Coming Soon:

The following books by Robert Paul Wolff are available on Amazon.com as e-books: KANT'S THEORY OF MENTAL ACTIVITY, THE AUTONOMY OF REASON, UNDERSTANDING MARX, UNDERSTANDING RAWLS, THE POVERTY OF LIBERALISM, A LIFE IN THE ACADEMY, MONEYBAGS MUST BE SO LUCKY, AN INTRODUCTION TO THE USE OF FORMAL METHODS IN POLITICAL PHILOSOPHY.
Now Available: Volumes I, II, III, and IV of the Collected Published and Unpublished Papers.

NOW AVAILABLE ON YOUTUBE: LECTURES ON KANT'S CRITIQUE OF PURE REASON
LECTURE ONE: https://www.youtube.com/watch?v=d__In2PQS60
LECTURE TWO: https://www.youtube.com/watch?v=Al7O2puvdDA

ALSO AVAILABLE ON YOUTUBE: LECTURES ONE THROUGH TEN ON IDEOLOGICAL CRITIQUE



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Tuesday, January 13, 2015

AN INTELLECTUAL SELFIE

The selfie is, it seems to me, the defining cultural artifact of the modern age, given immortality by Andrew Weiner.  [thanks for the correction.]  Like all cultural practices, it has its intellectual version [think The Whore of Mensa by Woody Allen.]  Well, I am not immune to the tides of fashion.  Last Friday I did a one hour interview with a North Dakota philosopher named Jack Weinstein who runs an NPR program out there called Why? when he is not teaching at UND.  He sent me a podcast of the show, and after listening to it, I have decided that it is no more than ordinarily embarrassing, so here it is.   It can fill the need for sensory stimulation while you are cleaning the house or driving to work.

8 comments:

Chris said...

I posted a comment but for some reason it did not register. I'll try again.


Thank you for posting this! It was fantastic. I always thought one of the most radical ideas Marx had, that is never discussed, was the abolition of the wage form of compensation.

David Auerbach said...

And another great Marxist (Groucho) suggested the same in The Coconuts. (He's negotiating with the hotel staff and offers to cut their wages to zero, since "they don't want to be wage slaves, do they?" I'll try to find a clip.

David Auerbach said...

Ahh, here's the script:
MR. HAMMER, who runs the hotel, walks stiffly down the stairs, apparently having just awakened. We first catch sight of him, a cigar in his mouth, putting on his frock coat. He wears glasses and a black greasepaint mustache. A mob of thirteen bellboys confronts him at the landing. [NOTE: The first bellboy is a boy. The rest of the bellboys are girls, maybe the same girls who were kicking on the beach.]
BELLBOY We want to see you, Mr. Hammer!
HAMMER What's the matter? Somebody pay their bill?
BELLBOYS We want our money!
BELLBOY Yes, money.
HAMMER You want your money?
BELLBOY We wanna get paid.
HAMMER Ohhhh! You want my money. Is that fair? Do I want your money? Suppose George Washington's soldiers had asked for money. Where would this country be today?
BELLBOY But they did ask.
HAMMER And where's Washington? No, my friends, no. Money will never make you happy. And happy will never make you money. That might be a wise crack but I doubt it.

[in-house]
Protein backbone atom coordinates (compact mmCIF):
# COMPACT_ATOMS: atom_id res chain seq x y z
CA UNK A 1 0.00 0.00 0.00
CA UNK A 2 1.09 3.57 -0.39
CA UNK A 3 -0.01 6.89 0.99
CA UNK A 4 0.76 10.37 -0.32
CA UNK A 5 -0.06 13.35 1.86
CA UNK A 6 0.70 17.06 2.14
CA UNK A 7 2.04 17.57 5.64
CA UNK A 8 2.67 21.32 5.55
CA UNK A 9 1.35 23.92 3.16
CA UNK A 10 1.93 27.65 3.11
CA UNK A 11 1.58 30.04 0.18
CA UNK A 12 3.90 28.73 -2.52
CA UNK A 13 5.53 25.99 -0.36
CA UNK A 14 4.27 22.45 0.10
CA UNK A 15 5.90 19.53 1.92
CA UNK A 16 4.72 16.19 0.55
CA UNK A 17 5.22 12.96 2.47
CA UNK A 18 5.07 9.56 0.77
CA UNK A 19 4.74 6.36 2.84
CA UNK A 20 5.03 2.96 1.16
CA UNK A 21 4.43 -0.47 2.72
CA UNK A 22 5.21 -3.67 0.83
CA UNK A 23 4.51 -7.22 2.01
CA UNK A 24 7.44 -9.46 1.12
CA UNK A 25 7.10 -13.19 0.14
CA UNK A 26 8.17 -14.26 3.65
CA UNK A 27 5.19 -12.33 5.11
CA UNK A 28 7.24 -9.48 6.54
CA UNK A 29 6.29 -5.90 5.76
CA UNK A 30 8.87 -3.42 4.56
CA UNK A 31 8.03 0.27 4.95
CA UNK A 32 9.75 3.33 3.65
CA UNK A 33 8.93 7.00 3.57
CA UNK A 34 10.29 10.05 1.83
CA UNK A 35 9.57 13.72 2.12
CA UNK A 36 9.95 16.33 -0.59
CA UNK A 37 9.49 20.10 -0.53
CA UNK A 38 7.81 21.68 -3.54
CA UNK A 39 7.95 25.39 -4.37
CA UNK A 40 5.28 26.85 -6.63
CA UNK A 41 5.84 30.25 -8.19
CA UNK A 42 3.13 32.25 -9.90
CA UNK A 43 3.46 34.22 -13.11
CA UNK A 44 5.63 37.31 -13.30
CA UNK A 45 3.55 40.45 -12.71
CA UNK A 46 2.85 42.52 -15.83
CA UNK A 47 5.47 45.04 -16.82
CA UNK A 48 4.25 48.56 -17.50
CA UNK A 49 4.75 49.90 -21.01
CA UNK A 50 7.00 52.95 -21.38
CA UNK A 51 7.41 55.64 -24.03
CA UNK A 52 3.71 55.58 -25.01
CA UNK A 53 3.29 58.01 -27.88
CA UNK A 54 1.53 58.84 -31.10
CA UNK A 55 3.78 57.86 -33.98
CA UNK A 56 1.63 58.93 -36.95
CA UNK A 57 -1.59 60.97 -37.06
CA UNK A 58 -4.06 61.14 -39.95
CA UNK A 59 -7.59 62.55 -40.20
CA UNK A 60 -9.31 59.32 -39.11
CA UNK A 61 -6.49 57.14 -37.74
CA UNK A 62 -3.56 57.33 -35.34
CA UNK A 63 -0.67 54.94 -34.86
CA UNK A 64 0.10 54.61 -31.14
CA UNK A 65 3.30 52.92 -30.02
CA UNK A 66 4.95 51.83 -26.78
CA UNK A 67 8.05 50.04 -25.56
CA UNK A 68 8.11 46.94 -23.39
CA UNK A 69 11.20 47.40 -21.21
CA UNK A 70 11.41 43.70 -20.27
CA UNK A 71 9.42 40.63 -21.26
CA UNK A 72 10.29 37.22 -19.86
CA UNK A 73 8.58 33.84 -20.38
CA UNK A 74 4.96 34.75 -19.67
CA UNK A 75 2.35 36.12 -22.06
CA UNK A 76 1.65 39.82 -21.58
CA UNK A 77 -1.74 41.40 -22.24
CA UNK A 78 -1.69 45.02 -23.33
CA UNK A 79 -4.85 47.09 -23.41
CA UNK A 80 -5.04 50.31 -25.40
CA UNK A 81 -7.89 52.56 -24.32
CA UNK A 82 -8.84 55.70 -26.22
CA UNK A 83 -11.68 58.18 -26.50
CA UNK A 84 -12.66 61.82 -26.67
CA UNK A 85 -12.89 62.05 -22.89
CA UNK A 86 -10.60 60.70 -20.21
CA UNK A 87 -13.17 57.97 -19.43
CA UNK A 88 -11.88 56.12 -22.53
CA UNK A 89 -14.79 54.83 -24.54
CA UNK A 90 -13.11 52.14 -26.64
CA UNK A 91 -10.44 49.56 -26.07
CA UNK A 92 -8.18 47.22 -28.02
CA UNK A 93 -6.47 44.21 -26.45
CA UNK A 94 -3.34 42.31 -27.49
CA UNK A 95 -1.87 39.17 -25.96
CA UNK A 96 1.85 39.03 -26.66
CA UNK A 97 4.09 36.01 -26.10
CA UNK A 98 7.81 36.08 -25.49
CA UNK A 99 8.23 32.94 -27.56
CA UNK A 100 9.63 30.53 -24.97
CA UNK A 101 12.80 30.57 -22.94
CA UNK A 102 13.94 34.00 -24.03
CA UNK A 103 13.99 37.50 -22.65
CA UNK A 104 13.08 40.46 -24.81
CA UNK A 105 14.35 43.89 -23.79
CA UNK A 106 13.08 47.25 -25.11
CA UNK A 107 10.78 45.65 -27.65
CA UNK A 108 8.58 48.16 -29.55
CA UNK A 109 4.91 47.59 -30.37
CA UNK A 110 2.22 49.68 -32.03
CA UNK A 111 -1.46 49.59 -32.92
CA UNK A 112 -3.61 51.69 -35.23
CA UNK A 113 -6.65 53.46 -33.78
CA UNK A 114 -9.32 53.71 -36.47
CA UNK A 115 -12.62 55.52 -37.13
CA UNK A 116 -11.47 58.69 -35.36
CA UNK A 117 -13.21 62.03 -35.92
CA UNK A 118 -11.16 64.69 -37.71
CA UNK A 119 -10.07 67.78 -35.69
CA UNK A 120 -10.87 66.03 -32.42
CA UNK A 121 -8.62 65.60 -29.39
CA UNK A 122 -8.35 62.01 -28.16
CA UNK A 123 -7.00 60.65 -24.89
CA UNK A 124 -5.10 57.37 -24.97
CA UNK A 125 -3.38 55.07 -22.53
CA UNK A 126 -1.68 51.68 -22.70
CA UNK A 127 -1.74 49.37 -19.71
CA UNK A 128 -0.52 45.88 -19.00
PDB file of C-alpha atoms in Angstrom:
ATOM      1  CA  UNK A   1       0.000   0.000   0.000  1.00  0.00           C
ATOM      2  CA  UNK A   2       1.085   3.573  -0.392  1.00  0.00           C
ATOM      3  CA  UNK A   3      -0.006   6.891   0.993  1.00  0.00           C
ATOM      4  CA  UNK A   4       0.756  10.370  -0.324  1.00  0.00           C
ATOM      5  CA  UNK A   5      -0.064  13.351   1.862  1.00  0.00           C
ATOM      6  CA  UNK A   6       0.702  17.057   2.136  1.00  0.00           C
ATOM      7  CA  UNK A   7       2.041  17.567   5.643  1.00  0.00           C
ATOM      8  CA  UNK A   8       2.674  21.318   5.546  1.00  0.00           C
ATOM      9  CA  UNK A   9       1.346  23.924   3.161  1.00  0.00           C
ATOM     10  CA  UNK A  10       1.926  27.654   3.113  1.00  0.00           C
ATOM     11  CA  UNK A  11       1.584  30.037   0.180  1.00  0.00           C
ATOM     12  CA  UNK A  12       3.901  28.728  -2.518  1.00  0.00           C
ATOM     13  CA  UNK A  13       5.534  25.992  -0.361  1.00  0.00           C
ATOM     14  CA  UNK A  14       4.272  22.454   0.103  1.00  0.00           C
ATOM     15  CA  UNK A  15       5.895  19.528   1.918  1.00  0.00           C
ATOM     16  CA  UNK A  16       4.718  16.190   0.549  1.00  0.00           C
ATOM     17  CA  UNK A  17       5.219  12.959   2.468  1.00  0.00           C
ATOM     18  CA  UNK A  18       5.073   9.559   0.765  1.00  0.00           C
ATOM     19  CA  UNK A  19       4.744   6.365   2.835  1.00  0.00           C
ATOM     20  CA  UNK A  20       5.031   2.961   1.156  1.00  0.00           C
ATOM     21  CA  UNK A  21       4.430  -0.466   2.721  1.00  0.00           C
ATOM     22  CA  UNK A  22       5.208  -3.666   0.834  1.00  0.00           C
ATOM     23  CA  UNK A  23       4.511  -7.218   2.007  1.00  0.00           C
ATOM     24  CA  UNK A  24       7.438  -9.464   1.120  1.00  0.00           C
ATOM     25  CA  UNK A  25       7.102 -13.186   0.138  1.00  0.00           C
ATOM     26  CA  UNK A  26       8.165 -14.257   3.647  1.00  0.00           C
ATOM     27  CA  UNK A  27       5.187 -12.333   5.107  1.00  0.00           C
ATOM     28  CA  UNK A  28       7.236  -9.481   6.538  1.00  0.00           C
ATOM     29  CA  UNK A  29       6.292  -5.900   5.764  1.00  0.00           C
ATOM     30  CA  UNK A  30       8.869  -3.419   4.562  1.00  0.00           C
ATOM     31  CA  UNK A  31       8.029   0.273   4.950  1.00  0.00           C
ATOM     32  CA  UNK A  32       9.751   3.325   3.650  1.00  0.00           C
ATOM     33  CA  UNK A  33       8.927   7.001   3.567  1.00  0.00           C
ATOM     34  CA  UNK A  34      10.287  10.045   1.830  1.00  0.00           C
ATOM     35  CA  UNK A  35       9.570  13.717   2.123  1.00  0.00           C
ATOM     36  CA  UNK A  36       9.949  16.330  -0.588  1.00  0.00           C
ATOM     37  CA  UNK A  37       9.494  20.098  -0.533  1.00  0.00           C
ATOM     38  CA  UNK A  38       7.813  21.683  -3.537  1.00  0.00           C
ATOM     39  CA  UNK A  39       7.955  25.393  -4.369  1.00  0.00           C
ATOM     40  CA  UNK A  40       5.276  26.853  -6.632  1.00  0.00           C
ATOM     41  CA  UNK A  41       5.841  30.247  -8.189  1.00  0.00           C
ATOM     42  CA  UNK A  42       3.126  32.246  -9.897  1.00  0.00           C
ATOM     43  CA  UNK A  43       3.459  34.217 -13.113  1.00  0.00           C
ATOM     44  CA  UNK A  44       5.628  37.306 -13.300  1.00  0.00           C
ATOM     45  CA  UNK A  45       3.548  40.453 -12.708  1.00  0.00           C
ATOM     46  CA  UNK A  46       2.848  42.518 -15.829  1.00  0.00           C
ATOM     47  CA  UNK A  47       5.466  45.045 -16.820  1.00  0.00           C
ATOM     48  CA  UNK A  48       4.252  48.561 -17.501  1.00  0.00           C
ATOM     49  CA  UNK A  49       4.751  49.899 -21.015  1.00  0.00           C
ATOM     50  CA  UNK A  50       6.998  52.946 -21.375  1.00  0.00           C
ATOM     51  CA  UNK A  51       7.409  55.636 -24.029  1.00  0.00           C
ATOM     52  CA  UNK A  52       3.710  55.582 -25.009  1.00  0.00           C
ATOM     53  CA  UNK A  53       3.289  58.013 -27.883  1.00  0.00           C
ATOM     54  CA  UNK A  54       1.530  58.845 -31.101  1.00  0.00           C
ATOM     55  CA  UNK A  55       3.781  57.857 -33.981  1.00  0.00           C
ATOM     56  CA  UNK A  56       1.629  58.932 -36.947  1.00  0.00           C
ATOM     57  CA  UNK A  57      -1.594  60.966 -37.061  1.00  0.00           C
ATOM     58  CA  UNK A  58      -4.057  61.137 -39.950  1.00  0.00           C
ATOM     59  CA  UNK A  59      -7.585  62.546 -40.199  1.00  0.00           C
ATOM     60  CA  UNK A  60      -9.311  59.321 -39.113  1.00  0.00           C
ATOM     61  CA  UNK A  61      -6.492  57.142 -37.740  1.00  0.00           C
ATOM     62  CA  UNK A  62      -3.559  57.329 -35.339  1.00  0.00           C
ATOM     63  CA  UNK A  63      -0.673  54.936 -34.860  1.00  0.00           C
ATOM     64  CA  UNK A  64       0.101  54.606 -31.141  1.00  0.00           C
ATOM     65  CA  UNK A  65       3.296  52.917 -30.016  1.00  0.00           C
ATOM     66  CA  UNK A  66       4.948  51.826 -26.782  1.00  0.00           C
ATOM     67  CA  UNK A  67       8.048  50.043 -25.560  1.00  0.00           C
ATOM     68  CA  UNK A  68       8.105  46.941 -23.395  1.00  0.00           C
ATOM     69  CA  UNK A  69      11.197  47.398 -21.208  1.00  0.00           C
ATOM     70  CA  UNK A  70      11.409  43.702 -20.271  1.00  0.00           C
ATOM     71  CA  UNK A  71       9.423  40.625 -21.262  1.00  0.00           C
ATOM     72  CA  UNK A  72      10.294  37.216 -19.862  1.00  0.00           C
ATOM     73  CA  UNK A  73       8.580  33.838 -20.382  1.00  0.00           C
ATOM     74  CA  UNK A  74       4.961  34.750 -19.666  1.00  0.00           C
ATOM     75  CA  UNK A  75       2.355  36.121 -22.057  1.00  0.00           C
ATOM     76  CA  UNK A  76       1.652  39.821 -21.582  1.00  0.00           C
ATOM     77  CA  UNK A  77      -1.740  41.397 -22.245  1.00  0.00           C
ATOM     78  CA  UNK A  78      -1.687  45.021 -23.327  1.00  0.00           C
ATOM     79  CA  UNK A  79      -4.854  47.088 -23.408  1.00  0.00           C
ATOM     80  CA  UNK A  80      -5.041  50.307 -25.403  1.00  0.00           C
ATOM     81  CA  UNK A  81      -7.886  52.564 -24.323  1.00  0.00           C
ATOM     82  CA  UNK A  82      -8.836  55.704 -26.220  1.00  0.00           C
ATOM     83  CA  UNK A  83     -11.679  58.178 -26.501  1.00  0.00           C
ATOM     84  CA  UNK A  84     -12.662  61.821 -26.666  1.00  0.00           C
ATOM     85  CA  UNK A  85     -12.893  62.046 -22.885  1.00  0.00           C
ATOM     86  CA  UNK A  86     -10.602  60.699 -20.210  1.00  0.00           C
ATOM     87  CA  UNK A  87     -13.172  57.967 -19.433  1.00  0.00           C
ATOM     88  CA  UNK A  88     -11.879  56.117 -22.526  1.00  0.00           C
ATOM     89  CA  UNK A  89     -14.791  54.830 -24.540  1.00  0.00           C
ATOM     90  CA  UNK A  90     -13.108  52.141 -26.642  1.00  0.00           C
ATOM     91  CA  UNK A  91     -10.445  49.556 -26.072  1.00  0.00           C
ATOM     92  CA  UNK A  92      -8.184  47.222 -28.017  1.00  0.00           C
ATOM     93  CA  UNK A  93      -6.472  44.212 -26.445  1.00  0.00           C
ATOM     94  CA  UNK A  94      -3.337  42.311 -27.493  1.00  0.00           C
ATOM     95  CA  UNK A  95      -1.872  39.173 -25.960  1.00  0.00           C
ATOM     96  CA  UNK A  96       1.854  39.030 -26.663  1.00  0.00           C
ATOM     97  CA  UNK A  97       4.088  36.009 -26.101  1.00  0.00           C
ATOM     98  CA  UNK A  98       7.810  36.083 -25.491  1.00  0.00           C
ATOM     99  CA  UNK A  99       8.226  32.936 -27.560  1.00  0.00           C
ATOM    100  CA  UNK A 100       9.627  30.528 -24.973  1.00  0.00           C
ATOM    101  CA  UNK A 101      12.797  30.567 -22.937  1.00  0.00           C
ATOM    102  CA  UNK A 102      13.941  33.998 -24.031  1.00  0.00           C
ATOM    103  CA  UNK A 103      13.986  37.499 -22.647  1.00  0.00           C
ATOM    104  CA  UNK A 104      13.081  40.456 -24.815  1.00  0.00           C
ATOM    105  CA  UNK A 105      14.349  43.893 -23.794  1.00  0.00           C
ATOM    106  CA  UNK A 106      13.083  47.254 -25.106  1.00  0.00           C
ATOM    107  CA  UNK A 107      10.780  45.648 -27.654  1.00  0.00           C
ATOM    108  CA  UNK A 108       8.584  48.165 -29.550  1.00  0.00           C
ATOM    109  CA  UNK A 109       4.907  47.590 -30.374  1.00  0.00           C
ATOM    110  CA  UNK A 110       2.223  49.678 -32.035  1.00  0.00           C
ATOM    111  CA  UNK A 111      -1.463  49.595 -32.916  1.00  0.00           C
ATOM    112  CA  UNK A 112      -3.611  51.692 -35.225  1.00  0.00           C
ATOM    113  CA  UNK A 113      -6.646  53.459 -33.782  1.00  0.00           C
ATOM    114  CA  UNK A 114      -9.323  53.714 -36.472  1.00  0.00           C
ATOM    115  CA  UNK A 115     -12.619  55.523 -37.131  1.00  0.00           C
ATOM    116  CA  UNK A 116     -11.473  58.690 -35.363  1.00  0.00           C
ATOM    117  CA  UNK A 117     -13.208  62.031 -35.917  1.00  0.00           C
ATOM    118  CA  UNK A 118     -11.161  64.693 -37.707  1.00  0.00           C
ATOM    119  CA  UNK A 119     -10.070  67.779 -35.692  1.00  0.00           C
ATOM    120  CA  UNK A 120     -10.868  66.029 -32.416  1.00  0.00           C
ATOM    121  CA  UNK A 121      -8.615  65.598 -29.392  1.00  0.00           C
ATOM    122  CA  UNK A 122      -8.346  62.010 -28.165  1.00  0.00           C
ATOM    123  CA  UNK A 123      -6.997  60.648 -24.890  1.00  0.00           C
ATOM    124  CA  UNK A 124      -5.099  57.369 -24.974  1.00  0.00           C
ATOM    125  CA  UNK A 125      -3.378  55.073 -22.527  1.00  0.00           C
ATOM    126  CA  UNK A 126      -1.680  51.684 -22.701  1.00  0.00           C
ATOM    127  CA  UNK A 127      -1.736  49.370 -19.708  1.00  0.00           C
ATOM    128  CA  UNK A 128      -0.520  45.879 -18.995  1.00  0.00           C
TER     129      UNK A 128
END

BELLBOYS We want our money!
HAMMER I'll make you all a promise. If you'll all stick with me and work hard, we'll forget about money. Let's get together. We'll make a regular hotel out of this place. I'll put writing paper in the hotel. Next year, if you behave yourselves, I'll put in envelopes. I'm gonna put extra blankets free in all your rooms -- there'll be no cover charge.
Having exchanged glances with one another during the above speech, the bellboys [or girls] seem mollified.
BELLBOYS
Hooray!
HAMMER Think! Think of the opportunities here in Florida. Three years ago, I came to Florida without a nickel in my pocket. Now, I've got a nickel in my pocket.
BELLBOY That's all very well, Mr. Hammer, but we haven't been paid in two weeks and we want our wages!
HAMMER Wages? Do you want to be wage slaves, answer me that.
BELLBOYS (unenthusiastic)
No.
HAMMER No, of course not. Well, what makes wage slaves? Wages! I want you to be free. Remember, there's nothing like Liberty -- except Collier's and the Saturday Evening Post. Be free, my friends. One for all, and all for me, and me for you, and three for five and six for a quarter.

Carl said...

That's Anthony Weiner, not "Andrew Wiener."

LFC said...

I've just listened to the opening minutes of the Jack Weinstein interview (I'll try to listen to the rest later).

Weinstein in the opening refers to Marx's "lengthy, complex, and sometimes even obtuse [sic]" analysis. Presumably Weinstein meant abstruse, not obtuse.


(Not taking the time to check the dictionary at the moment, but I think I'm right about this.)

Carl said...

ANTHONY.

The Institute for Philosophy In Public Life said...
This comment has been removed by the author.
The Institute for Philosophy In Public Life said...

LFC: I did indeed mean obtuse. I hoped to convey that Marx sometimes got things wrong because of a lack of knowledge of certain everyday life experiences, although as we know from the history of philosophy, sometimes even the biggest errors are the most instructive.

But Marx was also abstruse.

Thanks for listening!